Richard Beddard has jettisoned two poor performers and added to his existing holdings in firms he judges substantially undervalued.
A few days into 2019, I removed Finsbury Food and MS International from the Share Sleuth portfolio and recycled the loot into XP Power and Goodwin, two existing constituents I believe are substantially undervalued. It is the first stage in a minor restructuring of the portfolio.
I liquidated Finsbury Food at a share price of 102p, which raised £2,070 after a £10 charge in lieu of broker fees. The removal of MS International raised a little more: £3,774 after fees. The share price was 206p.
Both sales were the result of conclusions drawn last year. As I wrote in January’s Share Watch column, I believe Finsbury needs to grow bigger to drive down the cost of baking cake and bread, but the quickest way to acquire scale is to buy other bakeries, which is expensive. Since I do not see a way out of this bind, I think there are probably better places for the portfolio’s cash, even though the shares are cheaply valued.
Finsbury was a profitable trade. I added the shares in January 2014, five years ago, but reduced the portfolio’s shareholding in December 2015. According to SharePad, the service I use to track performance, the investment earned an annualised return of a little more than 17% over the whole period.
MS International was not a successful trade, despite my adding to the shares three times: in September 2012, March 2013 and January 2014. The shares did contribute an annualised return of about 2%, but that was thanks entirely to dividends. The company is a supplier of naval cannons, petrol station signs and structures, and fork arms for forklift trucks. It operates in capricious and, possibly, declining markets, and I am not confident that it will be as profitable in future as it has been in the past.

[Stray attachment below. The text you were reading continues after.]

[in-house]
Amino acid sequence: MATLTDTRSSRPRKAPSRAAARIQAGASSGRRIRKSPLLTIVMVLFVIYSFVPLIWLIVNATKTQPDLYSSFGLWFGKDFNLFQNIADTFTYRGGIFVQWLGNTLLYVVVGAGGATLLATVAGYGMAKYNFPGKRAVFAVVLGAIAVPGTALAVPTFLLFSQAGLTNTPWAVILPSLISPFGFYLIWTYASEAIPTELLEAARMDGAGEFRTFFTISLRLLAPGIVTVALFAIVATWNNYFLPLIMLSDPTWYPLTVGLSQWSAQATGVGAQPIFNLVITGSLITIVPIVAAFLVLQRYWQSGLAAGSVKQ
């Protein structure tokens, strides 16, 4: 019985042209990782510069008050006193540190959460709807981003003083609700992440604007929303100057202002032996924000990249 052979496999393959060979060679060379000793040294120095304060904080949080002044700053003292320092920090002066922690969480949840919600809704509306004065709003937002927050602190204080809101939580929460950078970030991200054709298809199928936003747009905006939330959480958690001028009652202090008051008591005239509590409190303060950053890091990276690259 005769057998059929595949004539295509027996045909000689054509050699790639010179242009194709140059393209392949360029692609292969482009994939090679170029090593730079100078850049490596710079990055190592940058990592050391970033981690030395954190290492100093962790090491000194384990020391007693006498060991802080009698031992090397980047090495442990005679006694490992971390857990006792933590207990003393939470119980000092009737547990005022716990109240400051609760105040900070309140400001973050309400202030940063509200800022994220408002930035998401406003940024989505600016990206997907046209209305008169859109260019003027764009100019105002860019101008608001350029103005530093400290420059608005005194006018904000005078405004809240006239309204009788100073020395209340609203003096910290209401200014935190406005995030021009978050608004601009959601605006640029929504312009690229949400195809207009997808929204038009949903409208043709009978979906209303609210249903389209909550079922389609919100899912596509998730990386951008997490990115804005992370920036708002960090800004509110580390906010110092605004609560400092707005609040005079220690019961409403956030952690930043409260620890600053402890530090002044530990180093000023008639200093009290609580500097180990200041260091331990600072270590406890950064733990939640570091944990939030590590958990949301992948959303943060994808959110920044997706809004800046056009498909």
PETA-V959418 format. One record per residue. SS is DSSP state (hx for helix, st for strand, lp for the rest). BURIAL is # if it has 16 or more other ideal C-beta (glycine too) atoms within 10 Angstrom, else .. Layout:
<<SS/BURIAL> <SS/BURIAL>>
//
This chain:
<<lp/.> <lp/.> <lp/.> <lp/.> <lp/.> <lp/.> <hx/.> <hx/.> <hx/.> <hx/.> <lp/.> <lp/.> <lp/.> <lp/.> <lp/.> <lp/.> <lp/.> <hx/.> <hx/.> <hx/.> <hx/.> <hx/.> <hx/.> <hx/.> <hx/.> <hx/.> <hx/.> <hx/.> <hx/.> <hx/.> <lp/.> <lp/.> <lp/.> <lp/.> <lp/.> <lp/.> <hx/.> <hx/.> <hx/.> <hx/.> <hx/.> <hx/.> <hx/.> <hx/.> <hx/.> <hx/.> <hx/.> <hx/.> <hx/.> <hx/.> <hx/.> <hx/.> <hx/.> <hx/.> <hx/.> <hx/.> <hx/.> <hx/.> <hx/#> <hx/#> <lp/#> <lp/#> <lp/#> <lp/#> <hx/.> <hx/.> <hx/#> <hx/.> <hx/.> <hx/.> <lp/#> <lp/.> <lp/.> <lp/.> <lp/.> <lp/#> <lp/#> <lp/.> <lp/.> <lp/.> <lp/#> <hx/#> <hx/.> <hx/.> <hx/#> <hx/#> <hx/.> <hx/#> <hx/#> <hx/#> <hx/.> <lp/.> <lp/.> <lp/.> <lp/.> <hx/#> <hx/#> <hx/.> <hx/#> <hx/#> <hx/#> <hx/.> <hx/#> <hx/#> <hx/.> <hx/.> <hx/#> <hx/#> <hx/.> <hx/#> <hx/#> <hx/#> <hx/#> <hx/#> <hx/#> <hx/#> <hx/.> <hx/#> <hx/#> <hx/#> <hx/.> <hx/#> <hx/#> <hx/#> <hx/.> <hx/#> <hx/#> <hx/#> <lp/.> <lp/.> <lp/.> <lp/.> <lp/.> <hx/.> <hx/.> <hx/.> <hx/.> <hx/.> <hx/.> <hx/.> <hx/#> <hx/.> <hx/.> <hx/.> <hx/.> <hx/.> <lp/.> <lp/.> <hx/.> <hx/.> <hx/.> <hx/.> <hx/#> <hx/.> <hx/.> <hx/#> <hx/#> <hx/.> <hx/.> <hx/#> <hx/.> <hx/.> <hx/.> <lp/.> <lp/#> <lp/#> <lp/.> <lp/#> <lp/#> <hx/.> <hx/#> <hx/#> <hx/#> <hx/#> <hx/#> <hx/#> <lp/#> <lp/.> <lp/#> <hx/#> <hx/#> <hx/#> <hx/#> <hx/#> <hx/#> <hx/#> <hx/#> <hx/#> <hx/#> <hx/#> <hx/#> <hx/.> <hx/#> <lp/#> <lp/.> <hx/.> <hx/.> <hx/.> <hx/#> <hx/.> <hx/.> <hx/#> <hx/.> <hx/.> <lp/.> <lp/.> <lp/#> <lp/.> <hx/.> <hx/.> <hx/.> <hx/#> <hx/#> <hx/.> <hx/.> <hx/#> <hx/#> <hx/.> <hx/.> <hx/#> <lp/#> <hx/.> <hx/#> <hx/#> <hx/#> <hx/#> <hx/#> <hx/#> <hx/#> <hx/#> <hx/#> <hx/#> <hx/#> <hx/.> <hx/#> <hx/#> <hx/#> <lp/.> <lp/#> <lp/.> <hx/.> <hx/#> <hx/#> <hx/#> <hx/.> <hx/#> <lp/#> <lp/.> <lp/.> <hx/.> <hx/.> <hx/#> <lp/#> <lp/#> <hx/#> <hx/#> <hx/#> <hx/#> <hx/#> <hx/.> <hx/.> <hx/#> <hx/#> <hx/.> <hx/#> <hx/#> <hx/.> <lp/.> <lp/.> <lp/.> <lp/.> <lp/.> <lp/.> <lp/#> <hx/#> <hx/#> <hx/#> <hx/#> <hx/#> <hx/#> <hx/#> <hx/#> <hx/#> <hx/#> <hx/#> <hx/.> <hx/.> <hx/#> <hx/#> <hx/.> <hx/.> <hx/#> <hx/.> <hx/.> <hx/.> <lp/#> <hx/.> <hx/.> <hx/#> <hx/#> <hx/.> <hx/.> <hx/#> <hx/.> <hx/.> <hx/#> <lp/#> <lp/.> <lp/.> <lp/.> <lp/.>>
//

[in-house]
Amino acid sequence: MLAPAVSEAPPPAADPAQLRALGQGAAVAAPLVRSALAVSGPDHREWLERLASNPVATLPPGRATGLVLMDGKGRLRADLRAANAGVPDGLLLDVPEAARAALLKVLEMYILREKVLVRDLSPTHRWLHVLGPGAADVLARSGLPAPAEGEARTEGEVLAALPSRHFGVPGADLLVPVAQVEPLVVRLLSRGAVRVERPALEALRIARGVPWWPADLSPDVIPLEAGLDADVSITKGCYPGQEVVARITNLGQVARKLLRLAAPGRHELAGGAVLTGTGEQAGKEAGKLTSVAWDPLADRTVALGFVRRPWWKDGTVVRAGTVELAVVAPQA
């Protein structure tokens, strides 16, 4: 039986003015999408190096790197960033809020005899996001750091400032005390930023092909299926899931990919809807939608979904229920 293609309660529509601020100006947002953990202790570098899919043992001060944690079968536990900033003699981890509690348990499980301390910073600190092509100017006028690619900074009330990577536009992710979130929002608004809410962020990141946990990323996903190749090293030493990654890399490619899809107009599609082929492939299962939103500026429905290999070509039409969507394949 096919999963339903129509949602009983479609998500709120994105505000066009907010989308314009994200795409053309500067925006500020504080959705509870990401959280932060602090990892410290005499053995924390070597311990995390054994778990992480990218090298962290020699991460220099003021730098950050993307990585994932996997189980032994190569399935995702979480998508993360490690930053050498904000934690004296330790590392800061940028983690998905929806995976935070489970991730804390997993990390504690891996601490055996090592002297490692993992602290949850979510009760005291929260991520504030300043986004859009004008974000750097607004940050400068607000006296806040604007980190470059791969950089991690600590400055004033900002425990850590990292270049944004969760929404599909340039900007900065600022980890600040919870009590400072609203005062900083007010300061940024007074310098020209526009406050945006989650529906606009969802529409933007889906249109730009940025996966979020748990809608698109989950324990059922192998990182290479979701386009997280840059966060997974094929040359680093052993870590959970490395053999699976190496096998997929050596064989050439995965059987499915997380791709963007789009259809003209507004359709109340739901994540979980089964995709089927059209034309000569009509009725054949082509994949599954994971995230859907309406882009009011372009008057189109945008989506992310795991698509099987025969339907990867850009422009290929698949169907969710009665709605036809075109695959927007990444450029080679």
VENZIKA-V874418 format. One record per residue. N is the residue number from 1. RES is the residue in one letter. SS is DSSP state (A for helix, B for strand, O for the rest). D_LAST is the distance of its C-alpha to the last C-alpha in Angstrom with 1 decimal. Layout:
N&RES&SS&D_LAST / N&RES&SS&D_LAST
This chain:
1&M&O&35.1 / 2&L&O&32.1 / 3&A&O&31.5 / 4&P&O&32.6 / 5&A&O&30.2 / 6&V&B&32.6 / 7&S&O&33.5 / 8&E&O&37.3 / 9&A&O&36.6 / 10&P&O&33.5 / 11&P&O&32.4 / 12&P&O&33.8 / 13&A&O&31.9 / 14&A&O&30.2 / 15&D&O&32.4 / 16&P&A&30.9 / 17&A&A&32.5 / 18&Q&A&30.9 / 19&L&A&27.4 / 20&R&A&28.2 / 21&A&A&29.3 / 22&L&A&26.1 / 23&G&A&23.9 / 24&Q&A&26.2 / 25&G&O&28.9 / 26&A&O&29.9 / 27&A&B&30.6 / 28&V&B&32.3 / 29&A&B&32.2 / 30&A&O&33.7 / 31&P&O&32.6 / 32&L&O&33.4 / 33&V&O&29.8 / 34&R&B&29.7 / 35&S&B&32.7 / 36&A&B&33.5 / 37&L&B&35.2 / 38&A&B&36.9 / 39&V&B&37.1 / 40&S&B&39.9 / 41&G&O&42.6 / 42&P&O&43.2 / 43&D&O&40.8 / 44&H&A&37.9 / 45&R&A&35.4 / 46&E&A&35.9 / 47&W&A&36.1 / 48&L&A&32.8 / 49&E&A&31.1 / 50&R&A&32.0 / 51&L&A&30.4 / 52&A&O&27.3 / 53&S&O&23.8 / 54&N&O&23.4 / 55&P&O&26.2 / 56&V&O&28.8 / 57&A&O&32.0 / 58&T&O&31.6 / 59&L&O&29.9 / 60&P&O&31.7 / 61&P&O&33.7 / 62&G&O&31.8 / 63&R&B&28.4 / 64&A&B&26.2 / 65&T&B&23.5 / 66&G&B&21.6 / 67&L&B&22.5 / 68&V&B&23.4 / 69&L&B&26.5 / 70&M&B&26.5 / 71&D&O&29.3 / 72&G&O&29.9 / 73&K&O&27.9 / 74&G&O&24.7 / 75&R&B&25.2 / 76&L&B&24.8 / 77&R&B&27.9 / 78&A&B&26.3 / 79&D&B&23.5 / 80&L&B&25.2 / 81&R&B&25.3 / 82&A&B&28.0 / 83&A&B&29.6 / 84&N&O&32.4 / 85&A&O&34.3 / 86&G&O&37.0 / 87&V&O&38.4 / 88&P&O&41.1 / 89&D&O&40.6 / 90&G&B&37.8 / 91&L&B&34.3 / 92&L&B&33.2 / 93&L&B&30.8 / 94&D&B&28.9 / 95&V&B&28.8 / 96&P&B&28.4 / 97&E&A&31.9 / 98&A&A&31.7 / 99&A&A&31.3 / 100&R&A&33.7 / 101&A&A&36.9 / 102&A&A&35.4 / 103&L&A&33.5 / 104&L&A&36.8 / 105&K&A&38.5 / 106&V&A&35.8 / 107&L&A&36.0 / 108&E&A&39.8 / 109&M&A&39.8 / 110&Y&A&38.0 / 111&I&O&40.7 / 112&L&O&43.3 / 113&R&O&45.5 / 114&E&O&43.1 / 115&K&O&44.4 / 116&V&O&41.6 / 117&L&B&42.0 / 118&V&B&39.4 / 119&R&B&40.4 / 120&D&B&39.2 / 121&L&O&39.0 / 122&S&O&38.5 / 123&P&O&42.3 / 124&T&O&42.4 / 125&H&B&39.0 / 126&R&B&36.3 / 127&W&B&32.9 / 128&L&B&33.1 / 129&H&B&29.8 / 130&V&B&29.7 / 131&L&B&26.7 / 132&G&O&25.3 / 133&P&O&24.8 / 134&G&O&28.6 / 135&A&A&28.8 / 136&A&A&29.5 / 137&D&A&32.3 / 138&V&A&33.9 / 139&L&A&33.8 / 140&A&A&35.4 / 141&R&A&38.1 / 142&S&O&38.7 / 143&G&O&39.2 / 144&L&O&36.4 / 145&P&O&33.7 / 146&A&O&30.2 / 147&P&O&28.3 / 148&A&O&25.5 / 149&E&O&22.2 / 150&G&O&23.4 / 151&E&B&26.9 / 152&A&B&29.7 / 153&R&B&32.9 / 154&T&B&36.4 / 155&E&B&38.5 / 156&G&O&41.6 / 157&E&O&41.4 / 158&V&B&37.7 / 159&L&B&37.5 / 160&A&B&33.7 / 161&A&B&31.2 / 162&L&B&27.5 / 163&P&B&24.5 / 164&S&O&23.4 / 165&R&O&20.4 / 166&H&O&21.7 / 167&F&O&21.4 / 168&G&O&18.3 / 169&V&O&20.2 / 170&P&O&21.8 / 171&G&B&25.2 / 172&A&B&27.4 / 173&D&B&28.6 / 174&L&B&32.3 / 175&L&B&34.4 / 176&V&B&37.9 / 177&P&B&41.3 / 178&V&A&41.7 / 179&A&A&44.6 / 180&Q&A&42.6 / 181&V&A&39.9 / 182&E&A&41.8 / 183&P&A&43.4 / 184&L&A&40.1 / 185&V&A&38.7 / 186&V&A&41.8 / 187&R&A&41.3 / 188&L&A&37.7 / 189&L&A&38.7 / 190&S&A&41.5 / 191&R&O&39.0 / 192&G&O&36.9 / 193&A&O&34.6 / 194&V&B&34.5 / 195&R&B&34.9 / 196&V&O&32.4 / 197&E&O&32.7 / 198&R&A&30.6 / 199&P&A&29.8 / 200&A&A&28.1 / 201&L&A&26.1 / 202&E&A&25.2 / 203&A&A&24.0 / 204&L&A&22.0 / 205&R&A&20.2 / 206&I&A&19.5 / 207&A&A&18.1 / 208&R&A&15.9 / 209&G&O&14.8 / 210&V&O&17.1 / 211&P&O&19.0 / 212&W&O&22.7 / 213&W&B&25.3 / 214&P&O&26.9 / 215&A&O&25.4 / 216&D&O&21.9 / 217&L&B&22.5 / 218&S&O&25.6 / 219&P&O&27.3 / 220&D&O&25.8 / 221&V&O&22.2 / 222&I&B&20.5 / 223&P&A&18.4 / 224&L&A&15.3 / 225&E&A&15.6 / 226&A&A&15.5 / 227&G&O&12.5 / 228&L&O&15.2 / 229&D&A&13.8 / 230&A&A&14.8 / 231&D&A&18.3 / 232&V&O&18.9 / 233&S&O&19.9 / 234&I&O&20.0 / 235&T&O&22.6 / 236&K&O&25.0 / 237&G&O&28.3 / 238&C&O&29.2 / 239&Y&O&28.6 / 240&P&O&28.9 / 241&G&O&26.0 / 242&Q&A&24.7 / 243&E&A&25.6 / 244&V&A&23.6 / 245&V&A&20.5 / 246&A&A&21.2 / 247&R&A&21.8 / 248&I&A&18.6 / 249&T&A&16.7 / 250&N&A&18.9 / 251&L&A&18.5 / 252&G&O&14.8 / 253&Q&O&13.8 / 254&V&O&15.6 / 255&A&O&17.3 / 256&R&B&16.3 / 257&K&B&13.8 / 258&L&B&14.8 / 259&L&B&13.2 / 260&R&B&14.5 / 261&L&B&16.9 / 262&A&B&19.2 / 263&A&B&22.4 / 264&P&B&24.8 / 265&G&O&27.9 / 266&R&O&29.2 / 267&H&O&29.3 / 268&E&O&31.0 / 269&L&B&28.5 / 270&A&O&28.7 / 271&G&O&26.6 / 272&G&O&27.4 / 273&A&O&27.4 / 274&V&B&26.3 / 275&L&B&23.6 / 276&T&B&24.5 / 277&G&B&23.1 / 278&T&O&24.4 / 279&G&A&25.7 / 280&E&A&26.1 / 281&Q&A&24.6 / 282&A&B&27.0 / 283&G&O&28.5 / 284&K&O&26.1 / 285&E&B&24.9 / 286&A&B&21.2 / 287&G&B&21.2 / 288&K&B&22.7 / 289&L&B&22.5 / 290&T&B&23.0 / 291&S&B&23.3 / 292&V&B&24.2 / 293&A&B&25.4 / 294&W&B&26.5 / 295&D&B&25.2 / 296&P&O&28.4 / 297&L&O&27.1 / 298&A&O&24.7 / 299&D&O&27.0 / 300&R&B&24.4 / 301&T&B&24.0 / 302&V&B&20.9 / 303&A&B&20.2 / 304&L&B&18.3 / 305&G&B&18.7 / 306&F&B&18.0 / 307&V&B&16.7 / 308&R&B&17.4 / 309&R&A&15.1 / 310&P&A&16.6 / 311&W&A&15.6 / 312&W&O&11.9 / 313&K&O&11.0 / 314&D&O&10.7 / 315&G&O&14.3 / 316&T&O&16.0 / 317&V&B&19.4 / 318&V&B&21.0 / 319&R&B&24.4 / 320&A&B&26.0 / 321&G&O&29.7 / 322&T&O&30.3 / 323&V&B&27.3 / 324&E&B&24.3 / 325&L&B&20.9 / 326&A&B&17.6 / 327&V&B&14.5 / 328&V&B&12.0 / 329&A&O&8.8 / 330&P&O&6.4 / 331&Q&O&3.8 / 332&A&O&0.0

The money raised from its sale, together with some cash that has collected in the portfolio from dividends, has funded the addition of 117 shares in XP Power. The share price was £21, and the total cost of the transaction was £2,479, including £10 in lieu of a broker fee and £12 in lieu of stamp duty. It has also funded the addition of 103 shares in Goodwin at a price of £23.97 a share. The total cost of the transaction was £2,591, taking into account similar charges in lieu of broker fees and stamp duty.
I briefly profiled both companies in last month’s magazine, when I chose them as two of my six favourite shares for 2019 and beyond. The trades mean XP Power is the portfolio’s second-biggest holding (7% of its total value) and Goodwin is its fourth (6%), which reflects my confidence in their long-term prospects and the attractiveness of their current valuations.
I had other options: Avon Rubber and Softcat, profiled in this month’s Share Watch column, and Computacenter, profiled in last month’s, would have made worthy new additions. I also think existing holdings Howden Joinery, Victrex and Next are good value and under-represented in the portfolio.
However, I have already broken a self-imposed rule that allows me only one trade a month. In fact I have refashioned this rule so that it is more flexible, allowing myself one big trade of up to 5% of the value of the portfolio or two smaller ones of 2.5% of its value. These limits are arbitrary, but sensible I think. An upper limit of 5% restricts the amount of risk I take in any given month. A lower limit of 2.5% ensures my trades are, nevertheless, meaningful. This month I have taken the second option, and by liquidating two holdings and not adding any new ones, I have reduced the portfolio from 26 to 24 constituents.
I would not be unhappy if it shrank further, to around 20 holdings. This would mean I spent less time analysing shares that are already in the portfolio and more time assessing new candidates. More competition for membership could increase the quality of the investments in the portfolio, without reducing its diversity significantly.